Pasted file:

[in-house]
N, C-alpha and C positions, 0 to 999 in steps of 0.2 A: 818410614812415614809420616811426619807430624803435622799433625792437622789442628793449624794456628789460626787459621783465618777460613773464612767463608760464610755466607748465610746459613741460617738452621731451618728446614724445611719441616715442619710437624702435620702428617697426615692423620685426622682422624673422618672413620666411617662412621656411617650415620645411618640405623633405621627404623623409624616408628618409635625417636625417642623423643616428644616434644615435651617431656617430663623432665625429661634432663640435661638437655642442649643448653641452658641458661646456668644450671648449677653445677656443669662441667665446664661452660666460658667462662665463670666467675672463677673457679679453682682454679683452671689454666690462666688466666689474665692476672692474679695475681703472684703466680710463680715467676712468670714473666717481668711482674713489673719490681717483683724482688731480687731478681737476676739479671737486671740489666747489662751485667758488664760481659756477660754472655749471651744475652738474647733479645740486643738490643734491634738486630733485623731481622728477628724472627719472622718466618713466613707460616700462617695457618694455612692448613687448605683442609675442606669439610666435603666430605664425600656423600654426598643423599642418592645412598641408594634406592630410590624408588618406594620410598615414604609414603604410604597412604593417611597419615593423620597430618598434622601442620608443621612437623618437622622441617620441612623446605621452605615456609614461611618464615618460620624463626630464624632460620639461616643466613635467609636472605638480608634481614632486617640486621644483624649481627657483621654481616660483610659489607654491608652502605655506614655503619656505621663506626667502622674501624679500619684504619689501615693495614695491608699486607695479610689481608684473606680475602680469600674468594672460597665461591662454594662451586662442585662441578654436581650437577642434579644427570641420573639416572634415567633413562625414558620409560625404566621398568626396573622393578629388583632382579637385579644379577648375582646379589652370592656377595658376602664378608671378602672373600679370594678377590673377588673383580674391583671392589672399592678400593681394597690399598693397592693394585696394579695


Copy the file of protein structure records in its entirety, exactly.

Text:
[in-house]
N, C-alpha and C positions, 0 to 999 in steps of 0.2 A: 818410614812415614809420616811426619807430624803435622799433625792437622789442628793449624794456628789460626787459621783465618777460613773464612767463608760464610755466607748465610746459613741460617738452621731451618728446614724445611719441616715442619710437624702435620702428617697426615692423620685426622682422624673422618672413620666411617662412621656411617650415620645411618640405623633405621627404623623409624616408628618409635625417636625417642623423643616428644616434644615435651617431656617430663623432665625429661634432663640435661638437655642442649643448653641452658641458661646456668644450671648449677653445677656443669662441667665446664661452660666460658667462662665463670666467675672463677673457679679453682682454679683452671689454666690462666688466666689474665692476672692474679695475681703472684703466680710463680715467676712468670714473666717481668711482674713489673719490681717483683724482688731480687731478681737476676739479671737486671740489666747489662751485667758488664760481659756477660754472655749471651744475652738474647733479645740486643738490643734491634738486630733485623731481622728477628724472627719472622718466618713466613707460616700462617695457618694455612692448613687448605683442609675442606669439610666435603666430605664425600656423600654426598643423599642418592645412598641408594634406592630410590624408588618406594620410598615414604609414603604410604597412604593417611597419615593423620597430618598434622601442620608443621612437623618437622622441617620441612623446605621452605615456609614461611618464615618460620624463626630464624632460620639461616643466613635467609636472605638480608634481614632486617640486621644483624649481627657483621654481616660483610659489607654491608652502605655506614655503619656505621663506626667502622674501624679500619684504619689501615693495614695491608699486607695479610689481608684473606680475602680469600674468594672460597665461591662454594662451586662442585662441578654436581650437577642434579644427570641420573639416572634415567633413562625414558620409560625404566621398568626396573622393578629388583632382579637385579644379577648375582646379589652370592656377595658376602664378608671378602672373600679370594678377590673377588673383580674391583671392589672399592678400593681394597690399598693397592693394585696394579695